Physical performance

The effects of the training program on attackers’ physical performance in the U15 and U17 age groups are presented in Fig 2, Table 3, Table 4, Table 5 and Table 6. Overall, the results revealed that both control (CG) and experimental (EG) groups in the U15 improved their performance. However, the improvements were higher in the U15E. In this sense, the U15E presented a moderate improvement in the average time needed to perform the repeated change of direction (RCOD) (change in means, %; ±90% confidence limits: possibly, -4.1%; ±1.8%) compared to the U15C. The training program also showed moderate improvement in the height of CMJ in the U17E (likely, 8.4%; ±8.4%) compared to the U17C.

Fig 2. Standardized (Cohen’s d) differences of the motor performance between the control and experimental groups (grey dots represent U15 age groups, while the ▲ black triangles represent the U17 age groups).

Error bars indicate uncertainty in the true mean changes with 90% confidence intervals. Light grey zone reflects trivial values. Values towards the right means higher values for the experimental group, while higher values towards the left means higher values for the control group. RCOD: repeated change-of-direction; CMJ: counter-movement jump.

Table 3. Descriptive statistic for U15 group comparisons in physical and technical performance, creativity components and positional variables.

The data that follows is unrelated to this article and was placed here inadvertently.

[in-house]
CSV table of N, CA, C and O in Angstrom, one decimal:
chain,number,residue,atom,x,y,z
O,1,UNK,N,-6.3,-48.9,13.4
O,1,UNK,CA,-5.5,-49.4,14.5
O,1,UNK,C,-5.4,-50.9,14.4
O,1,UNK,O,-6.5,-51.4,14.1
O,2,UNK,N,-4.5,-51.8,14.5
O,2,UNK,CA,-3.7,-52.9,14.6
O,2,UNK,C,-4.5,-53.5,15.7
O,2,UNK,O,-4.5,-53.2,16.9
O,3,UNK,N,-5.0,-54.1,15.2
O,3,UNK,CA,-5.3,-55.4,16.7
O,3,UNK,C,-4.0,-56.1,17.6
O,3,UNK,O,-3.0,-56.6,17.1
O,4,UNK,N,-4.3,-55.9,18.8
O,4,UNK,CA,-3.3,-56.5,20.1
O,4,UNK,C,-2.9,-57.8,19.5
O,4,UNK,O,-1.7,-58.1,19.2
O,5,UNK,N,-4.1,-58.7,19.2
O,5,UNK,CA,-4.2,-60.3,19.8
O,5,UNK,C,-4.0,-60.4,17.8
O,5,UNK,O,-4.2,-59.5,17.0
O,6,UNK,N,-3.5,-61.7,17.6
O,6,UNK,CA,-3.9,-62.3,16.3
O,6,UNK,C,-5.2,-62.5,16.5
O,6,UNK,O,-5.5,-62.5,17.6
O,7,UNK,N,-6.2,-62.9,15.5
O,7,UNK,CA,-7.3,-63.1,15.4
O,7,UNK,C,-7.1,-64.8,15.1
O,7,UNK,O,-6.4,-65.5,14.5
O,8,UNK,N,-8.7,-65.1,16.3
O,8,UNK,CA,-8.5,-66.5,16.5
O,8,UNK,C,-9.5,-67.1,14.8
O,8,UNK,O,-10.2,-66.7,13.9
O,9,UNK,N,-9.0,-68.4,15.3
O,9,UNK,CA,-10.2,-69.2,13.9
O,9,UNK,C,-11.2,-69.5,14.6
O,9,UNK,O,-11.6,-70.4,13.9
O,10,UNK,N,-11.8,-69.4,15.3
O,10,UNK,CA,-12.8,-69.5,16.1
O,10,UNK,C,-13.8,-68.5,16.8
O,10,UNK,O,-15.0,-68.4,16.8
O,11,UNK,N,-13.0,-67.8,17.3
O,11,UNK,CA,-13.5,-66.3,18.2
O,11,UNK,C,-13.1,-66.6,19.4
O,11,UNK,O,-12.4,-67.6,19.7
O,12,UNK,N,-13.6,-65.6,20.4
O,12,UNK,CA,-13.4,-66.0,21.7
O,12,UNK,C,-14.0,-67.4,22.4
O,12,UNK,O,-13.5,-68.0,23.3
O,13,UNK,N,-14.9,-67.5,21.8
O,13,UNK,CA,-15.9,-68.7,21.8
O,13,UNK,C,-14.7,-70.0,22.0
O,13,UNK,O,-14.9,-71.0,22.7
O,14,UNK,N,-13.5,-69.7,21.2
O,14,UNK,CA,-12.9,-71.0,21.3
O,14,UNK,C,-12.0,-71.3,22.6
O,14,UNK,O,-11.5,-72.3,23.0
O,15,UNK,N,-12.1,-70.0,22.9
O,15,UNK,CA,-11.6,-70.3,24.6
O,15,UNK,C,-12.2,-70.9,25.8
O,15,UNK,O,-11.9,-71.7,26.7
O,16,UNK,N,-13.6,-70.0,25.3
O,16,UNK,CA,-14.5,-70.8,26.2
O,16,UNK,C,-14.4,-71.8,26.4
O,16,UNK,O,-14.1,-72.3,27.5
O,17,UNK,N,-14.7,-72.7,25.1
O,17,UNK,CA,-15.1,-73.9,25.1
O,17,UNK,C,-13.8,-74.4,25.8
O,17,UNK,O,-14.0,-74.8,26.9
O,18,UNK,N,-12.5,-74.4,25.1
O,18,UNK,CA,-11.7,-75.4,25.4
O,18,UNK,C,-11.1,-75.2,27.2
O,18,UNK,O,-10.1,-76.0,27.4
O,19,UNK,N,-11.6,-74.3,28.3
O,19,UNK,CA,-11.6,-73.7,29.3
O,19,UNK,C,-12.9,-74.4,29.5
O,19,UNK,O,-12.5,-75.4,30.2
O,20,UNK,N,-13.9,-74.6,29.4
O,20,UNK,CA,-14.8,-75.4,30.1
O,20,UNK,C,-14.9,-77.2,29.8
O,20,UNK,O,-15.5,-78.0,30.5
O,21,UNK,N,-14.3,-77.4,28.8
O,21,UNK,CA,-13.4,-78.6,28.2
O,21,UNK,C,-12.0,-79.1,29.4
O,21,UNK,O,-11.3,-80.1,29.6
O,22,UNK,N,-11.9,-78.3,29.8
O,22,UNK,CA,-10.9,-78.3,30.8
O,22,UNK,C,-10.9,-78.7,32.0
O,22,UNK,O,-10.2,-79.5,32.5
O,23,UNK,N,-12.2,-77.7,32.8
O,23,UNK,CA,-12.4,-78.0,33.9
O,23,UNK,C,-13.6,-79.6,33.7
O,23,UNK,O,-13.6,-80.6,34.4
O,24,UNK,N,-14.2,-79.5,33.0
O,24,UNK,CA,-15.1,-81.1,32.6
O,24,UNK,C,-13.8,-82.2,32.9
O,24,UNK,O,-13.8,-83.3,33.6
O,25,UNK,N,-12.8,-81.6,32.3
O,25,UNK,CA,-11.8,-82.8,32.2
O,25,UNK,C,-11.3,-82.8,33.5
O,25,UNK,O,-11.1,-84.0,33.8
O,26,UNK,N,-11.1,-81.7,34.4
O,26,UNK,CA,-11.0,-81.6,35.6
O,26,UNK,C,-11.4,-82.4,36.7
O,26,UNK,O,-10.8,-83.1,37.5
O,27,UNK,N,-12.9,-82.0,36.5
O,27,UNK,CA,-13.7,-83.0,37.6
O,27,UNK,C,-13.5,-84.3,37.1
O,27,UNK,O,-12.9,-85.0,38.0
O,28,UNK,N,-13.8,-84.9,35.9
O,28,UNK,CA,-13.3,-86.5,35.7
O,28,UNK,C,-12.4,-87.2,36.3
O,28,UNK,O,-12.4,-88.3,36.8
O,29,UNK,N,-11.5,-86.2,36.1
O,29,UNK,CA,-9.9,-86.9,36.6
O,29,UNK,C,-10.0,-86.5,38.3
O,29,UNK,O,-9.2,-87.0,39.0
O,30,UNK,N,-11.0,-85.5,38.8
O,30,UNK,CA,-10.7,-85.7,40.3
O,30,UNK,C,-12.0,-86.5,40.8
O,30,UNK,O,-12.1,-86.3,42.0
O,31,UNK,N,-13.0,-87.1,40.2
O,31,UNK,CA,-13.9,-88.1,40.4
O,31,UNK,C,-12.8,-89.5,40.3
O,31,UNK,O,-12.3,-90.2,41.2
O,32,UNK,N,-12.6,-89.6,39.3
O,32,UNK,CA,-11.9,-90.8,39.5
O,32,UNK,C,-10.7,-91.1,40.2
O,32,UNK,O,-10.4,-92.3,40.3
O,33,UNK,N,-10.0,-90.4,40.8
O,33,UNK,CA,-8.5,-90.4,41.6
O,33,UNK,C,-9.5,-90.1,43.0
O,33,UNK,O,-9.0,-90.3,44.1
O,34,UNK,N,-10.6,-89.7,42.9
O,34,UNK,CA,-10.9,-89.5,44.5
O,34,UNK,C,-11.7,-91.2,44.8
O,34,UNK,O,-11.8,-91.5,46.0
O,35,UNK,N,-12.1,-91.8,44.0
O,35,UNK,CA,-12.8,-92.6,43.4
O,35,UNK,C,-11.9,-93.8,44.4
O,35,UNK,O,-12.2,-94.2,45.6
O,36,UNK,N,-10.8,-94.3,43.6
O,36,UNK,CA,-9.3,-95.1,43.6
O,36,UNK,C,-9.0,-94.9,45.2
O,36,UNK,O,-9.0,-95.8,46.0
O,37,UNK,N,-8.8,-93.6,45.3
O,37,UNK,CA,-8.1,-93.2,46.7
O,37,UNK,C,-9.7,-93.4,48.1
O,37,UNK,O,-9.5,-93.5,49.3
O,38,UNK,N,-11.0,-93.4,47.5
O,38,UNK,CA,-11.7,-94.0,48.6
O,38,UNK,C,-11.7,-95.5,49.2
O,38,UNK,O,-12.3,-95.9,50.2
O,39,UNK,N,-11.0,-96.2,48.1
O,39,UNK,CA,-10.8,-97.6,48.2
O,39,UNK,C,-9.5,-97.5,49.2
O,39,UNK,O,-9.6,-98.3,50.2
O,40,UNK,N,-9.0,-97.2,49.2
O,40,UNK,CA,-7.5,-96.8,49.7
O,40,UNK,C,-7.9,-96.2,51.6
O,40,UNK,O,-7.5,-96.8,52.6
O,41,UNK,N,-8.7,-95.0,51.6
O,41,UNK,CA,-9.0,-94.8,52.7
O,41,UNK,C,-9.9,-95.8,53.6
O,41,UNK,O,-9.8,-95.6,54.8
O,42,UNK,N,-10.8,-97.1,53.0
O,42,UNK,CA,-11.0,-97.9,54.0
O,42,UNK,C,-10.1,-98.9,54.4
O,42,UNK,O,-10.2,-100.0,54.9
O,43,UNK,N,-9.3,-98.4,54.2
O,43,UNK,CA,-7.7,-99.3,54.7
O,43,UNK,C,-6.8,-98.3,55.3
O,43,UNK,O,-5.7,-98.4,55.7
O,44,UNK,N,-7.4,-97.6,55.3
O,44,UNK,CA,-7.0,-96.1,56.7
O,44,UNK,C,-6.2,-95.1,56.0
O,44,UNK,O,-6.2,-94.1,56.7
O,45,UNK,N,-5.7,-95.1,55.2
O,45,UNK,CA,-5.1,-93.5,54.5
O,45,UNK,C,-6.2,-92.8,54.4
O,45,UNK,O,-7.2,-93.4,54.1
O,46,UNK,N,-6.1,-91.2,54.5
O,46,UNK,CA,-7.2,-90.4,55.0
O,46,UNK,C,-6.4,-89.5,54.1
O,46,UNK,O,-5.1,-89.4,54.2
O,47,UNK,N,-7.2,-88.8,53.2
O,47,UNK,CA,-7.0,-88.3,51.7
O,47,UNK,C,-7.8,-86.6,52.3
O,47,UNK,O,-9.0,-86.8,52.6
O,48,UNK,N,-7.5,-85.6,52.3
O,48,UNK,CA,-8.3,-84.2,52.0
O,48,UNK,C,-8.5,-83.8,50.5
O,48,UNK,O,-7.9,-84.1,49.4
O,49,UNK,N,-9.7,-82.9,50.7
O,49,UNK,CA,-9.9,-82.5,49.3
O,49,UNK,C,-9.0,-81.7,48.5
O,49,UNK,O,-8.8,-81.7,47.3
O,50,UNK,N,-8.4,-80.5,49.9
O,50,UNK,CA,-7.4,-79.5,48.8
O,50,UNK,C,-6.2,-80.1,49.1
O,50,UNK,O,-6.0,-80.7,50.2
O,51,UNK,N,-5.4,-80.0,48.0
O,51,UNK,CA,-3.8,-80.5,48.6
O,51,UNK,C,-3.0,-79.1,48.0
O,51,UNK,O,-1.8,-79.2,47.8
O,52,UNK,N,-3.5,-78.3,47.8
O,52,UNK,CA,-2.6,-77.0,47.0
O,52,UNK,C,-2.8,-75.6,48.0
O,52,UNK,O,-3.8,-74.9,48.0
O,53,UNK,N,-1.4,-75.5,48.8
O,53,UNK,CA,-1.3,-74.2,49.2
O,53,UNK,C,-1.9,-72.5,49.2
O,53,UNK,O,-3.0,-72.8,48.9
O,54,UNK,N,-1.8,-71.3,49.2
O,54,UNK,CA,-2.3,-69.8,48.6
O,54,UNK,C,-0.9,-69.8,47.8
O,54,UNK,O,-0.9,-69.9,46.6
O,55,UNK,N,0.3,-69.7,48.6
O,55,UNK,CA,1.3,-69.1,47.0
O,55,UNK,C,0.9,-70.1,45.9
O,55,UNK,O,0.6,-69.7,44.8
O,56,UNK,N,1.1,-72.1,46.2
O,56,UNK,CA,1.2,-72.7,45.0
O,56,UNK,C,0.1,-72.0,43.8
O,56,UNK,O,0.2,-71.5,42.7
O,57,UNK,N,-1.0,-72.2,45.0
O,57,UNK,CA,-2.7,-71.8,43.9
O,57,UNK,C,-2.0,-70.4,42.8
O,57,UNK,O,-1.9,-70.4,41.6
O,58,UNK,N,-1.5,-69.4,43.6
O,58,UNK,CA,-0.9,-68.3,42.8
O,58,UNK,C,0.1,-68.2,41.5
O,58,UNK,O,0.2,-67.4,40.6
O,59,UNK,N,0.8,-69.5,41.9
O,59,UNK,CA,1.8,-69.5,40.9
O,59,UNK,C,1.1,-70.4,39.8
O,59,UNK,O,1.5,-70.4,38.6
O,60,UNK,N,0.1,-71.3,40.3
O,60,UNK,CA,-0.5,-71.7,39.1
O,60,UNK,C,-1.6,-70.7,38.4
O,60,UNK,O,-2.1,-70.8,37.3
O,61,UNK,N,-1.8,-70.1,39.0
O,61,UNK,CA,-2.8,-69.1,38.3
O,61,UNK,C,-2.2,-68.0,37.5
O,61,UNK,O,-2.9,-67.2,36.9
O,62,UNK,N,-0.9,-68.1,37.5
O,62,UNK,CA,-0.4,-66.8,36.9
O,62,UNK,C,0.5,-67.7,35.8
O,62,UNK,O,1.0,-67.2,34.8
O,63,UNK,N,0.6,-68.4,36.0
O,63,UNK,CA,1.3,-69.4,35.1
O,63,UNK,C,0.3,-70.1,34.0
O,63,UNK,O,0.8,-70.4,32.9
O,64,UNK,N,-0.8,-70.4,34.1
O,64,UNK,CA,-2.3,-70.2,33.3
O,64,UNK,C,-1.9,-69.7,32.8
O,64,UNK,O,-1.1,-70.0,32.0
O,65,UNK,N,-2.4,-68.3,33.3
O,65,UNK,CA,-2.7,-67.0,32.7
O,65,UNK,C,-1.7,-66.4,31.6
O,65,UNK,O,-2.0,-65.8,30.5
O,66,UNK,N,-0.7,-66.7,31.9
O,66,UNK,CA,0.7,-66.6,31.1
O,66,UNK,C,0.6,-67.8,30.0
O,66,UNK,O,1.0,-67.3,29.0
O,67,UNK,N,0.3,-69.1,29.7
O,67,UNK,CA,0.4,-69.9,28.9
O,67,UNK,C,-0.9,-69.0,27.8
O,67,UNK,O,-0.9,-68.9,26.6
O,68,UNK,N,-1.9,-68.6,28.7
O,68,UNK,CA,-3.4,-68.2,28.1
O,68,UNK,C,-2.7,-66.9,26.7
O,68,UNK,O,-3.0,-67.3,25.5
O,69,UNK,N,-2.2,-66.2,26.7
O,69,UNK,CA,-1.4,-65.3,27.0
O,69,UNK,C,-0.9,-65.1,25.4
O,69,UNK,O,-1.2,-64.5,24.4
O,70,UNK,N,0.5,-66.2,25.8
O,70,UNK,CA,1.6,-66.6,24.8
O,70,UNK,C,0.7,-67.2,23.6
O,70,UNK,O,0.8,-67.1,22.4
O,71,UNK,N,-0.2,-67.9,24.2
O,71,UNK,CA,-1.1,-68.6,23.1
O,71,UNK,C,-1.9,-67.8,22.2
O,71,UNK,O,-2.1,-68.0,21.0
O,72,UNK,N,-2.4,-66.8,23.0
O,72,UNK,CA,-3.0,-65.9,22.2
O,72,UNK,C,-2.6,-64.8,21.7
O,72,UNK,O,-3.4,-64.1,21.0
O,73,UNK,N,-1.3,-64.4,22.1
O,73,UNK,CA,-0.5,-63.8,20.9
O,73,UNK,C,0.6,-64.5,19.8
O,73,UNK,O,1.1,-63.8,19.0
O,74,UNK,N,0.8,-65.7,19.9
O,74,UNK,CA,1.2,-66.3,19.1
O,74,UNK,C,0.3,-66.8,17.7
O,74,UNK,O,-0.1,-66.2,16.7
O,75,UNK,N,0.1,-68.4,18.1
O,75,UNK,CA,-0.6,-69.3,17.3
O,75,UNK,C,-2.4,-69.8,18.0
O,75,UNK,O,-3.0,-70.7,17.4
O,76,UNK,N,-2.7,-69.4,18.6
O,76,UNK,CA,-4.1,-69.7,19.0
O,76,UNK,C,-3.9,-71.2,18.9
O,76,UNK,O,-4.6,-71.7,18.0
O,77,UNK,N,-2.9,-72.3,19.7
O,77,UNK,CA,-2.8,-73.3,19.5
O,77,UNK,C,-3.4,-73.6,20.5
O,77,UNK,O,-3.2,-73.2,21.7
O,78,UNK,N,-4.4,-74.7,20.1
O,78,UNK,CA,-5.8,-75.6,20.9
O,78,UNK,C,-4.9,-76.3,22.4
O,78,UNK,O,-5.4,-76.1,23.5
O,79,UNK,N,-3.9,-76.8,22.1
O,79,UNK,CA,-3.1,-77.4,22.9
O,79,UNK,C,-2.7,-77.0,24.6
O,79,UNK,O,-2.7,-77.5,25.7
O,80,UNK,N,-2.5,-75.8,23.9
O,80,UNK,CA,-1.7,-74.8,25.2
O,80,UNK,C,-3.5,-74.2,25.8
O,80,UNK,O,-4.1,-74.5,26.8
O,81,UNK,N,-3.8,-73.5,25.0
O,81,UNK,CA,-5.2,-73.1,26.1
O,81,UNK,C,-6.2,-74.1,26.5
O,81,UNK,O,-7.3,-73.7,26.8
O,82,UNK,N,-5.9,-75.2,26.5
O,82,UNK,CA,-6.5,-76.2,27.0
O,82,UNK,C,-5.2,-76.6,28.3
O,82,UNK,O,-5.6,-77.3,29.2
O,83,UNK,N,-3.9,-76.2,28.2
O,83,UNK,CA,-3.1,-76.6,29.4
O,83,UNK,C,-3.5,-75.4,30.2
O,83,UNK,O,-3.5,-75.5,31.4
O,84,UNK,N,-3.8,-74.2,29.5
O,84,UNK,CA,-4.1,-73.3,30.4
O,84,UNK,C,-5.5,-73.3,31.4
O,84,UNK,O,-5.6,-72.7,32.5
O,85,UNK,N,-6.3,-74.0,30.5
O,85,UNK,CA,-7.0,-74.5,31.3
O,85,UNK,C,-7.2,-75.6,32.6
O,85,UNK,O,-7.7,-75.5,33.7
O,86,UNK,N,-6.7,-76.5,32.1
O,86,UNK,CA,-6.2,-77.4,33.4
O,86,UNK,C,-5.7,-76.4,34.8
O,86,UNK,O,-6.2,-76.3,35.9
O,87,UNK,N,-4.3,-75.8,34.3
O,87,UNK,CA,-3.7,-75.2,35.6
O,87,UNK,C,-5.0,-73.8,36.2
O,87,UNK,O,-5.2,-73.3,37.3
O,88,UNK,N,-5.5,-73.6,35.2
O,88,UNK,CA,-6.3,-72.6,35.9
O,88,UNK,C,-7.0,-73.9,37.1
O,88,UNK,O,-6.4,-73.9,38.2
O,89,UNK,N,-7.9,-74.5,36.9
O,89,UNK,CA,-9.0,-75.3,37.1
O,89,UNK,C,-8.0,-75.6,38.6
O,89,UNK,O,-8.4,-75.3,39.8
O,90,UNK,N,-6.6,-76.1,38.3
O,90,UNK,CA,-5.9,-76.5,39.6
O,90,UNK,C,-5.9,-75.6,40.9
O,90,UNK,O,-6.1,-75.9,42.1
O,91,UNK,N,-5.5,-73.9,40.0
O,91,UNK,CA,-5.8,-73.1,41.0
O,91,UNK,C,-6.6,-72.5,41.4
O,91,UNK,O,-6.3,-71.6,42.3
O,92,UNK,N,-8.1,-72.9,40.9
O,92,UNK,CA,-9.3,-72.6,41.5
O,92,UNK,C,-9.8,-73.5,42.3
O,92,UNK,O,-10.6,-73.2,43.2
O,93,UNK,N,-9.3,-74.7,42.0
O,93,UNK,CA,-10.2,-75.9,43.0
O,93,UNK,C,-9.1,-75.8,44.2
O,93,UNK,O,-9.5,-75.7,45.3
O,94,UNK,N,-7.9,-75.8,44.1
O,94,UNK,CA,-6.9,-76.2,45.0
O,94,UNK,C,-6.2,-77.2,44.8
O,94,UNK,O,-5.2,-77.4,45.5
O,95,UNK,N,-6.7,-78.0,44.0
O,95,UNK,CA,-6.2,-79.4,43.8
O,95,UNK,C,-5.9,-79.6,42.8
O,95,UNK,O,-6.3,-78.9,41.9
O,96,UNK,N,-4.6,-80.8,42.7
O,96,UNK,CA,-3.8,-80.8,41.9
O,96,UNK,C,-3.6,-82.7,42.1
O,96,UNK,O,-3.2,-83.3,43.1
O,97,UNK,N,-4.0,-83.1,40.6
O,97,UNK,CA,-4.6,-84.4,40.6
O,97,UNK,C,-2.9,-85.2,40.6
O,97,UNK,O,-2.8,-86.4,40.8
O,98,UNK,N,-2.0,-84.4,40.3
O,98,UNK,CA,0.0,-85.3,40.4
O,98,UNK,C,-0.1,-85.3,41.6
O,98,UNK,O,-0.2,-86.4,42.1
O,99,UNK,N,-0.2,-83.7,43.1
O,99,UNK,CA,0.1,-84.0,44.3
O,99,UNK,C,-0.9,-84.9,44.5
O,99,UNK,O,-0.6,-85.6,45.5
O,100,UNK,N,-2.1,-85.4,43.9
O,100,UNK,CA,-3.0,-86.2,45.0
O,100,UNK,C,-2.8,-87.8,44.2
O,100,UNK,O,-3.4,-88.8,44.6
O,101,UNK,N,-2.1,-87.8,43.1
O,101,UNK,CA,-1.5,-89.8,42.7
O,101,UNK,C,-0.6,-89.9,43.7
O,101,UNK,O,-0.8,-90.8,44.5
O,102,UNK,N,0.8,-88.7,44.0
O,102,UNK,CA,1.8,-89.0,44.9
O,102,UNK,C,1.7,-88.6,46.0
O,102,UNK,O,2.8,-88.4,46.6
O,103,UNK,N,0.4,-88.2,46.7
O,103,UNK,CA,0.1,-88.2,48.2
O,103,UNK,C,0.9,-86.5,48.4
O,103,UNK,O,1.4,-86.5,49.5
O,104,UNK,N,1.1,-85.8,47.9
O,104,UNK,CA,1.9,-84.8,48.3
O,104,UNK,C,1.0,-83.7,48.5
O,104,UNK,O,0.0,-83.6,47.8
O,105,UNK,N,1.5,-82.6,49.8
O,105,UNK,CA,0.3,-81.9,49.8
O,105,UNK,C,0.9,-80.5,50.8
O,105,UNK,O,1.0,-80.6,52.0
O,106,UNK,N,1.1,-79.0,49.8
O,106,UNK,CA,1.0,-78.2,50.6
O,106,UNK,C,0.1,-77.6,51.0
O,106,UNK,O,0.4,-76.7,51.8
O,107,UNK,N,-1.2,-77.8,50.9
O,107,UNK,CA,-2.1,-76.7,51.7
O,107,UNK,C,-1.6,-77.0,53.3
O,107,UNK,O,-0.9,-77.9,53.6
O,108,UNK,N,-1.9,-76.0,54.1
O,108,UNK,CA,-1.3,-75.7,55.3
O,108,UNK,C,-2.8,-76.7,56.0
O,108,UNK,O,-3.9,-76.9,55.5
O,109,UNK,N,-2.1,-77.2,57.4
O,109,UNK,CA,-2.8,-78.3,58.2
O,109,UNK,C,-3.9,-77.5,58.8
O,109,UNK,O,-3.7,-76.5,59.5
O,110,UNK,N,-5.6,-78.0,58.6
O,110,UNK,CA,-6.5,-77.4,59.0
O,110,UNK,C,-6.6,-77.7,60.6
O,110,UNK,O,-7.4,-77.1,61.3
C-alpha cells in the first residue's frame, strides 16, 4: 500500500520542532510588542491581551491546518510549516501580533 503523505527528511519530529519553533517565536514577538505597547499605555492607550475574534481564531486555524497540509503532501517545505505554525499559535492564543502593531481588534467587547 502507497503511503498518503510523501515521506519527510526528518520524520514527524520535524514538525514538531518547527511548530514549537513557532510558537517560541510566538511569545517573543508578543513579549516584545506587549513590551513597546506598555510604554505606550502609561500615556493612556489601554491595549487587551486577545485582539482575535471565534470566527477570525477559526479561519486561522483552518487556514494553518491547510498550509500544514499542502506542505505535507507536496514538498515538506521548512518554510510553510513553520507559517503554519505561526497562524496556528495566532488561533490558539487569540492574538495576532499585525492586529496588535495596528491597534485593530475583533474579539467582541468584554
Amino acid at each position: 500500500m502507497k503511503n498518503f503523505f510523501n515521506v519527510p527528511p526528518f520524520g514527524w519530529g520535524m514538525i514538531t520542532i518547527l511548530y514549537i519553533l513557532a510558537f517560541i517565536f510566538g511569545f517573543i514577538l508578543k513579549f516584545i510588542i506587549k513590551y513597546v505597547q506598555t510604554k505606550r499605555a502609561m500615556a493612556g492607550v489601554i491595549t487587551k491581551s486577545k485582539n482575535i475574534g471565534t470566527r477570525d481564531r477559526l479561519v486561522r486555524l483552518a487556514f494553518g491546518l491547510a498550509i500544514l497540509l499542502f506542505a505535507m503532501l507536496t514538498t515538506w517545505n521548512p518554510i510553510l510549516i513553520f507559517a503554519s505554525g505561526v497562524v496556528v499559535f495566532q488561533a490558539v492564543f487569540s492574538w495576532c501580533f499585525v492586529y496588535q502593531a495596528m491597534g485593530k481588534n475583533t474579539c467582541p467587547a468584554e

Table 4. Inferential statistic for U15 group comparisons in physical and technical performance, creativity components and positional variables.

Table 5. Descriptive statistic for U17 group comparisons in physical and technical performance, creativity components and positional variables.

Table 6. Inferential for U17 group comparisons in physical and technical performance, creativity components and positional variables.

Technical performance

The effects of the training program on attackers’ technical performance in the U15 and U17 age groups were presented in Fig 3, Table 3, Table 4, Table 5 and Table 6. The results from both group comparisons show an improvement of the scores for the technical performance of the players, mainly in the U15E. While all technical actions from U15C impaired, for the U15E was observed an improvement. A moderate improvement was depicted in successful dribbles (change in means, absolute value; ±90% confidence limits: likely, 0.5; ±0.4), a large improvement in the successful shots (most likely, 0.8; ±0.4) and a small improvement in the number of goals scored (likely, 0.2; ±0.2) for the U15E. Unclear effects was observed between for successful dribbles and goals. However, the training interventions lead to a moderate improvement of the number of successful shots (likely, 0.4; ±0.4).